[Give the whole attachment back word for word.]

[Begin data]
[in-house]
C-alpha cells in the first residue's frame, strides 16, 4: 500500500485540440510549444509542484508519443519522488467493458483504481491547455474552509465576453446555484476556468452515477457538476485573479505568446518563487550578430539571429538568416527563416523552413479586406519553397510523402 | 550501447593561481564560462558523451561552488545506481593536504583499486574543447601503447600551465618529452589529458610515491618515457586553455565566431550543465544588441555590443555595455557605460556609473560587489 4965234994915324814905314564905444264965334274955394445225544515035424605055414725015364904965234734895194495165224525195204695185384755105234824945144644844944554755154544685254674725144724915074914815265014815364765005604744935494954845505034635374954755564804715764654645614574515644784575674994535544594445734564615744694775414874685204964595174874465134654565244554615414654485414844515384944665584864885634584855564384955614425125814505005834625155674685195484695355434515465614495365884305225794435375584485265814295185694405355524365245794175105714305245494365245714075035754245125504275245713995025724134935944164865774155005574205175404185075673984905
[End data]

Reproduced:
[in-house]
C-alpha cells in the first residue's frame, strides 16, 4: 500500500485540440510549444509542484508519443519522488467493458483504481491547455474552509465576453446555484476556468452515477457538476485573479505568446518563487550578430539571429538568416527563416523552413479586406519553397510523402 | 550501447593561481564560462558523451561552488545506481593536504583499486574543447601503447600551465618529452589529458610515491618515457586553455565566431550543465544588441555590443555595455557605460556609473560587489 4965234994915324814905314564905444264965334274955394445225544515035424605055414725015364904965234734895194495165224525195204695185384755105234824945144644844944554755154544685254674725144724915074914815265014815364765005604744935494954845505034635374954755564804715764654645614574515644784575674994535544594445734564615744694775414874685204964595174874465134654565244554615414654485414844515384944665584864885634584855564384955614425125814505005834625155674685195484695355434515465614495365884305225794435375584485265814295185694405355524365245794175105714305245494365245714075035754245125504275245713995025724134935944164865774155005574205175404185075673984905